Take me back to the song :: SOTD

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Keep Art Alive :: Art by Michael Shapcott

Spending all of my damn time,
leaving all the weight behind you.”

All the time spent renovating my tattered heart, ego evolving into the first light of evening, in a new town, a new space, a new version of who I have become. There are only a few people I would ever wish to return to, only a spare one or two that I would want to tangle myself up in again, wondering why I ever did let go, the last time, the first time. Change burns a hole in the center of my stomach, need and want and wistful wishes jingling about just under my skin, like change in the pocket of my younger self as I wandered into the corner pizza place in the hot hot heat of late Summer; the one with the extra large soda pops and a table top Ms. Pac Man game, and me, with handfuls of quarters and so much time to waste.

I heard someone say today that August is just like one long Sunday. That it is the cusp of the end of Summer, the start of things like school times and shorter days, and the end of careless freedom. August as a wave goodbye, a don’t you forget about me, a run girl run as fast as you can or you might miss it. I have always been so damn good at running, but what do I miss? Is it a what or a who, a him or a her? I told you I was not looking for a rescue, that I had my own strong arms and storybook endings, but sometimes I close my eyes and wish you would go ahead and come here to save me. The sound of your voice, I still hear it click-click-clicking in my photographic memory, snapshot senses lighting up and turning into pin-prickled skin and a dance of desire between my legs. It was always this way, your words making a wandering gypsy girl wet.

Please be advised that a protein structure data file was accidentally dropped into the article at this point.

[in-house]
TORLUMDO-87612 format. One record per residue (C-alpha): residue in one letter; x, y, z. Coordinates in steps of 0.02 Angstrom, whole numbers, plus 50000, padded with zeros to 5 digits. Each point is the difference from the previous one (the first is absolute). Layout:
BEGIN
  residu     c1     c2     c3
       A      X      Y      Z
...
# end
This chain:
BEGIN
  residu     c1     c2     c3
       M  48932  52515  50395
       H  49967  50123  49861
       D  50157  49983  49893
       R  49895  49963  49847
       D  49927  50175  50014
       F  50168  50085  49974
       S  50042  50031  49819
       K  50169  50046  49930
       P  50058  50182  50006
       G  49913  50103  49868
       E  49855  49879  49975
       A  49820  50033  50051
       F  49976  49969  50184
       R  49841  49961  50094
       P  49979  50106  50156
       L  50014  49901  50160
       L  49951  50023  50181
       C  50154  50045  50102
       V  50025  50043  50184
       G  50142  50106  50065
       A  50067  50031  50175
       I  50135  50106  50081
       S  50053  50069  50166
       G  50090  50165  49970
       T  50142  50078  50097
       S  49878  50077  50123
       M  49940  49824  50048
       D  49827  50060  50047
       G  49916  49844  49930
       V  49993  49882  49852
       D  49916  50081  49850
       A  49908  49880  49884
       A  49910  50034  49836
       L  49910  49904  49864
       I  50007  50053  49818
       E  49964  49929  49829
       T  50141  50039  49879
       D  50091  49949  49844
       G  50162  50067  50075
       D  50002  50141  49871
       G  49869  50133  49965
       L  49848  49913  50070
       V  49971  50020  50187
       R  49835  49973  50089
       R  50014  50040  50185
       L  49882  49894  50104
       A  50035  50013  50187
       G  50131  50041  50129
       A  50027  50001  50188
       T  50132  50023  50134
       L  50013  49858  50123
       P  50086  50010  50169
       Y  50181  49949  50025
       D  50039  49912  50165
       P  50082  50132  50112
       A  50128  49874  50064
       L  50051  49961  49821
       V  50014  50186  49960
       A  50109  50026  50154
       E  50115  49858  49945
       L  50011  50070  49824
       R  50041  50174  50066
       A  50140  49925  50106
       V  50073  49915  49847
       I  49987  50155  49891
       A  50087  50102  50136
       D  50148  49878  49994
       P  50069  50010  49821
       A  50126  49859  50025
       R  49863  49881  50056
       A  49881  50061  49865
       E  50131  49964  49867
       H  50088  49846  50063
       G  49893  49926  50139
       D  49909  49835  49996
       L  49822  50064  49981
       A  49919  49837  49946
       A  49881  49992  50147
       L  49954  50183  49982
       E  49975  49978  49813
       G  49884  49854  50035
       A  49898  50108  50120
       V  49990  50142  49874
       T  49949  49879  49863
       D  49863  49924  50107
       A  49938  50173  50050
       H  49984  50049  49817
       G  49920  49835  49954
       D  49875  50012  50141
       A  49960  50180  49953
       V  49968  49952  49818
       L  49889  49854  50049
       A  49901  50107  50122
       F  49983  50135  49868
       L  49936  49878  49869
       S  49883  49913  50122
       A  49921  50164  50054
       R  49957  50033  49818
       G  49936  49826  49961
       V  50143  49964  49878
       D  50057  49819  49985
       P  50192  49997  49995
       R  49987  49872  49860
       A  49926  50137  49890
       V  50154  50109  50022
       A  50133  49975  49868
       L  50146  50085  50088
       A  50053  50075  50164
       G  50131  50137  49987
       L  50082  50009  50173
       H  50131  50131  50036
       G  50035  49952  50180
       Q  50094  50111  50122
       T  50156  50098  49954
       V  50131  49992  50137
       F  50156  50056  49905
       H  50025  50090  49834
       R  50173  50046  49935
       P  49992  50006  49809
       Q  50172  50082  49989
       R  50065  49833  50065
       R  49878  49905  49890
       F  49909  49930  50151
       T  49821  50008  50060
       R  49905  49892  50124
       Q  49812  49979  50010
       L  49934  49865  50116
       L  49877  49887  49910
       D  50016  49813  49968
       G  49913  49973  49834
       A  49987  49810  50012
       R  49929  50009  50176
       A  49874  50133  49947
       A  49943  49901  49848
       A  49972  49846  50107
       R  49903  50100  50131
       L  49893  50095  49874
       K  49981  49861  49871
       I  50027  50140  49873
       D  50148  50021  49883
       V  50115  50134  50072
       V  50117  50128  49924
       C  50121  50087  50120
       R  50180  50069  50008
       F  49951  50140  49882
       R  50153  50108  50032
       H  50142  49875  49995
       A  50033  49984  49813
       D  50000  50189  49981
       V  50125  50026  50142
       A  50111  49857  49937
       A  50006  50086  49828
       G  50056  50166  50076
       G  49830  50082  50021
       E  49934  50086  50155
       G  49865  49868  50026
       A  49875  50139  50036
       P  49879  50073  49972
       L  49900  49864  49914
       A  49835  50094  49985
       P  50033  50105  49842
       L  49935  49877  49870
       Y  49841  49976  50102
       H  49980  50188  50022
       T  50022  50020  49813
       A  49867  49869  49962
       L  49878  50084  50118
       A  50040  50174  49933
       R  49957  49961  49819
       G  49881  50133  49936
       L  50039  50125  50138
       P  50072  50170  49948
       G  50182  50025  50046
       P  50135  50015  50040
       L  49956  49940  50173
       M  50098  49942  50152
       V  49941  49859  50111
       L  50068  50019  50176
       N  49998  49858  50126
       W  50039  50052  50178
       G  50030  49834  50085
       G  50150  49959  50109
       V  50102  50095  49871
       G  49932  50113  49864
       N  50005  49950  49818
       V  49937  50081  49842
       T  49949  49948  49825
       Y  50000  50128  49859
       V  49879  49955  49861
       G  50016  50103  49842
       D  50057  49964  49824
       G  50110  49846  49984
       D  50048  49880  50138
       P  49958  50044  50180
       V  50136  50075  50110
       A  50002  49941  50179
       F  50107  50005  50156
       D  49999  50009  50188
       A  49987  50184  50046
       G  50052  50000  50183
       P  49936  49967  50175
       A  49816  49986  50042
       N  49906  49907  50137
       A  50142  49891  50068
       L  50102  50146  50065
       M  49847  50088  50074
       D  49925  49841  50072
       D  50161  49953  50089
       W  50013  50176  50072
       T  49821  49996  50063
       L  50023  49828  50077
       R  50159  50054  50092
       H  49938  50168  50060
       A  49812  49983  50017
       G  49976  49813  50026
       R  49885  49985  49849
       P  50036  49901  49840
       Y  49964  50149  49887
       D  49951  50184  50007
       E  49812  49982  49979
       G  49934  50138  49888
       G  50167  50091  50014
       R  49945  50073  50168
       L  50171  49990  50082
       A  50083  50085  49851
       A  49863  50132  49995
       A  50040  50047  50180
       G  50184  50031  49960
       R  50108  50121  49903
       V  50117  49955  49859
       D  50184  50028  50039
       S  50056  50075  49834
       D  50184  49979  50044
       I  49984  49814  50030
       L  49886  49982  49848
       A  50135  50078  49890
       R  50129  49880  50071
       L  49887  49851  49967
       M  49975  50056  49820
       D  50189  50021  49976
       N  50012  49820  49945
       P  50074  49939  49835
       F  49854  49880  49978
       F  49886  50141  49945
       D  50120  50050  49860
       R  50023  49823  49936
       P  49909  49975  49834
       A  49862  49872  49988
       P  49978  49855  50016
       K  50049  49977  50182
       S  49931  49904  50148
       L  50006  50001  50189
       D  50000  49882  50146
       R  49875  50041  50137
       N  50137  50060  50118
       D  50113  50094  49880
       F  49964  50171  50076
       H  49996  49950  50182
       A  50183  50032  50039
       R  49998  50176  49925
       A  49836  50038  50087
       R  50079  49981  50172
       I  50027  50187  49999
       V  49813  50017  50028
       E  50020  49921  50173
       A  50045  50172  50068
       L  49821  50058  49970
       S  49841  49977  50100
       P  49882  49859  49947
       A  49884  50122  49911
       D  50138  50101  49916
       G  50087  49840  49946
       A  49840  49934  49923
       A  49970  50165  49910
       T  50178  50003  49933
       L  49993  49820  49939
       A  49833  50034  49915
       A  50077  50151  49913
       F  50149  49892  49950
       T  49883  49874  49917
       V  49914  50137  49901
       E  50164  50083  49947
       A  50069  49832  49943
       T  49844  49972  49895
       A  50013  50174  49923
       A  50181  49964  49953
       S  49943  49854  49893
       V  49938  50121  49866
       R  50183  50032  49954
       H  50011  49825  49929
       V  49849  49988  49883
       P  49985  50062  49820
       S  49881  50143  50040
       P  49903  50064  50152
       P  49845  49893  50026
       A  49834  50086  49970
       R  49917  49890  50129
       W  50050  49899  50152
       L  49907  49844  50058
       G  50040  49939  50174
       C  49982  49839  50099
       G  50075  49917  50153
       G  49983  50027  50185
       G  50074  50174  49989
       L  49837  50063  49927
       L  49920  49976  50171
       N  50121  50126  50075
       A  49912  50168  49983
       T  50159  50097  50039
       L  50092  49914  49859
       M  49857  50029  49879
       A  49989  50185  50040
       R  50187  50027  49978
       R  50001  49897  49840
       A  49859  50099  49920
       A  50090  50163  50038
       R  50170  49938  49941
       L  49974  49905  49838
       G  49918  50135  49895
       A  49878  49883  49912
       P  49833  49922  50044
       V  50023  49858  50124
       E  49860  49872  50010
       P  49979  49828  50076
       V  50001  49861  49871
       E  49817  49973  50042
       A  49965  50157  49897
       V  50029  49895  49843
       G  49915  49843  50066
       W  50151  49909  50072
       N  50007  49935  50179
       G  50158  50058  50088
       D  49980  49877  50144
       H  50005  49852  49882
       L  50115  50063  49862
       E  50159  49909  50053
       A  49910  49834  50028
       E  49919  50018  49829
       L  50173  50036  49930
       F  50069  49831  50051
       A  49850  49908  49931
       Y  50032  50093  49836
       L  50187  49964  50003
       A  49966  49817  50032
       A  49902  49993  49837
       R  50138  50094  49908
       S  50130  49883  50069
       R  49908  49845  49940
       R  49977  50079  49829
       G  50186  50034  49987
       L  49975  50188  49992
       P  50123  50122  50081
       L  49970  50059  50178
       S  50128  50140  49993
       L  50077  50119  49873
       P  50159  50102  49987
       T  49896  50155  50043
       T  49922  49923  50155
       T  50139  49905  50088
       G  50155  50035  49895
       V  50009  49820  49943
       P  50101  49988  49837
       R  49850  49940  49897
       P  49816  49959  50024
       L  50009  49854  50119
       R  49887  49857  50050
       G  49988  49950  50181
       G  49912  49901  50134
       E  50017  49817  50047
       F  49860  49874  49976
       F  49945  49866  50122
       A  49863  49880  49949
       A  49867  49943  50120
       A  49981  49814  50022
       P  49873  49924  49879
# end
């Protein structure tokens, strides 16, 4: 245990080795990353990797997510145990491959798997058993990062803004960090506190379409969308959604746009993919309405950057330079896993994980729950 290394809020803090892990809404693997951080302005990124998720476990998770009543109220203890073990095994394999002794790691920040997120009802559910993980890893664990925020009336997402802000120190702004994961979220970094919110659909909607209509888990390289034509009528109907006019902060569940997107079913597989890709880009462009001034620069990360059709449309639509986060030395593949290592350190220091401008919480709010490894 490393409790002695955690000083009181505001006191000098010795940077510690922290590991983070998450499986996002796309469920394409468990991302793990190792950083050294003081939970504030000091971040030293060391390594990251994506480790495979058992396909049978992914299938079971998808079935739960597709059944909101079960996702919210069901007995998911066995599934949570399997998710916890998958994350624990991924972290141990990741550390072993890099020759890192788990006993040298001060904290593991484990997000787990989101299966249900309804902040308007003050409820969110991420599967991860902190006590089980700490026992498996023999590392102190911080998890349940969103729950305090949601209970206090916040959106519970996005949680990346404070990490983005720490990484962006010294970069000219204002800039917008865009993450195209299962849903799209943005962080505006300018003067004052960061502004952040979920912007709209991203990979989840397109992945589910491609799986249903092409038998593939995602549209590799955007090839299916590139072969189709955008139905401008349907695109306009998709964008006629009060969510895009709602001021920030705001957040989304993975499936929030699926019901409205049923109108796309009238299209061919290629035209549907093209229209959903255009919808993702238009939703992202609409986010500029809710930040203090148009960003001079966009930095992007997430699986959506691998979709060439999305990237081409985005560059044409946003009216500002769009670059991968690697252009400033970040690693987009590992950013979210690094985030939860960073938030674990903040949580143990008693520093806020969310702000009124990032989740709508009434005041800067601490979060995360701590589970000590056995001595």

No one sees that side though. They make their half-ass, formulaic assumptions, as if I am some kind of meta version of six different side-by-side story-lines. They cast me as the side-kick extraordinaire, with a quick witted gasp and gag, a comic foil with wide eyes and baby making hips. I was never pretty enough for the center stage lens flare, nor my Orange County area code, or the attentions of boys who leaned in the hallways. Later though, better men, music men, would pen songs in lieu of promise rings and letter jackets, and I would take them, play them, sing them, and rock them in my own way. Skinny girls never screw as good as we do, I would say. I would shake them like a natural disaster, make them fall at my feet while I looked off in the distance, longing to be with her. I still can recall the taste of mint lemonade on her tongue, the Atlanta heat of her breath on bare skin, and the way we mocked at all of them together, quietly leaning closer, breaking every barrier reef of being misunderstood.

I always said I loved a long, hot Sunday afternoon.

Take me back,
take, take, take me back to the song,
how it used to go.”

Don’t Save Me :: Haim

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